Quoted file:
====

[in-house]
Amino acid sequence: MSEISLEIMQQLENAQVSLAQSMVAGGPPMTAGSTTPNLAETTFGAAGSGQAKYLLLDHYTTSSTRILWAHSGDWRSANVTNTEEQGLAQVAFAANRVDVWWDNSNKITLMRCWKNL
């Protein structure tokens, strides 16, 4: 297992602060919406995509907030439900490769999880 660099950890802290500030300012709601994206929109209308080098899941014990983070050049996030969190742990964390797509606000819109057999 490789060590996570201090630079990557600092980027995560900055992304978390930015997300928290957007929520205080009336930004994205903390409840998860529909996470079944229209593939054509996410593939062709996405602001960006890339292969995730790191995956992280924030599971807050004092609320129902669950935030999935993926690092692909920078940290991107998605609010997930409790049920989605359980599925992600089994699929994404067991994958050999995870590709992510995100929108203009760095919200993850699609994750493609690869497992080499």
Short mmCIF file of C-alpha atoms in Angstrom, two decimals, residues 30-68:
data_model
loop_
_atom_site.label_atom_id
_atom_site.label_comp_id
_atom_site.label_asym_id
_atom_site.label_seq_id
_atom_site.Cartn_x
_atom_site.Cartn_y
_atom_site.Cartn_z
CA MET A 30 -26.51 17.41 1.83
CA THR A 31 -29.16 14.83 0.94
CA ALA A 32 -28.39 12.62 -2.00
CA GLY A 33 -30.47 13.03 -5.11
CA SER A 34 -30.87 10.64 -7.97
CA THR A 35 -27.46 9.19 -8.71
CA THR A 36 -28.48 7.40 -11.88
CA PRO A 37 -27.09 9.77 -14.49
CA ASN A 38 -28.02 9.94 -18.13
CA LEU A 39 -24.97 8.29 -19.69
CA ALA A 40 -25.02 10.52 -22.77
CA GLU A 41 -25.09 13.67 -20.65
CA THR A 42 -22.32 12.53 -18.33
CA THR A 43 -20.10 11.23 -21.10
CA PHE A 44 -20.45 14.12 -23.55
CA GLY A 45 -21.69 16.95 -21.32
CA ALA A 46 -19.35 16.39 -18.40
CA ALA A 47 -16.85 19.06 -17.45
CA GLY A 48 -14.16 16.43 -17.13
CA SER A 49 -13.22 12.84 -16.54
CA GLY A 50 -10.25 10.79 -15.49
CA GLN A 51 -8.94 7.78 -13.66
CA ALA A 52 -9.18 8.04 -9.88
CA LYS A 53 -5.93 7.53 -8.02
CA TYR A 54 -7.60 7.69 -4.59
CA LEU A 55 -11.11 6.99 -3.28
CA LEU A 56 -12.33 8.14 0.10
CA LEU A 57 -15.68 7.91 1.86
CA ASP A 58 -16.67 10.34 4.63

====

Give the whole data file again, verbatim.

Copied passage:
[in-house]
Amino acid sequence: MSEISLEIMQQLENAQVSLAQSMVAGGPPMTAGSTTPNLAETTFGAAGSGQAKYLLLDHYTTSSTRILWAHSGDWRSANVTNTEEQGLAQVAFAANRVDVWWDNSNKITLMRCWKNL
């Protein structure tokens, strides 16, 4: 297992602060919406995509907030439900490769999880 660099950890802290500030300012709601994206929109209308080098899941014990983070050049996030969190742990964390797509606000819109057999 490789060590996570201090630079990557600092980027995560900055992304978390930015997300928290957007929520205080009336930004994205903390409840998860529909996470079944229209593939054509996410593939062709996405602001960006890339292969995730790191995956992280924030599971807050004092609320129902669950935030999935993926690092692909920078940290991107998605609010997930409790049920989605359980599925992600089994699929994404067991994958050999995870590709992510995100929108203009760095919200993850699609994750493609690869497992080499």
Short mmCIF file of C-alpha atoms in Angstrom, two decimals, residues 30-68:
data_model
loop_
_atom_site.label_atom_id
_atom_site.label_comp_id
_atom_site.label_asym_id
_atom_site.label_seq_id
_atom_site.Cartn_x
_atom_site.Cartn_y
_atom_site.Cartn_z
CA MET A 30 -26.51 17.41 1.83
CA THR A 31 -29.16 14.83 0.94
CA ALA A 32 -28.39 12.62 -2.00
CA GLY A 33 -30.47 13.03 -5.11
CA SER A 34 -30.87 10.64 -7.97
CA THR A 35 -27.46 9.19 -8.71
CA THR A 36 -28.48 7.40 -11.88
CA PRO A 37 -27.09 9.77 -14.49
CA ASN A 38 -28.02 9.94 -18.13
CA LEU A 39 -24.97 8.29 -19.69
CA ALA A 40 -25.02 10.52 -22.77
CA GLU A 41 -25.09 13.67 -20.65
CA THR A 42 -22.32 12.53 -18.33
CA THR A 43 -20.10 11.23 -21.10
CA PHE A 44 -20.45 14.12 -23.55
CA GLY A 45 -21.69 16.95 -21.32
CA ALA A 46 -19.35 16.39 -18.40
CA ALA A 47 -16.85 19.06 -17.45
CA GLY A 48 -14.16 16.43 -17.13
CA SER A 49 -13.22 12.84 -16.54
CA GLY A 50 -10.25 10.79 -15.49
CA GLN A 51 -8.94 7.78 -13.66
CA ALA A 52 -9.18 8.04 -9.88
CA LYS A 53 -5.93 7.53 -8.02
CA TYR A 54 -7.60 7.69 -4.59
CA LEU A 55 -11.11 6.99 -3.28
CA LEU A 56 -12.33 8.14 0.10
CA LEU A 57 -15.68 7.91 1.86
CA ASP A 58 -16.67 10.34 4.63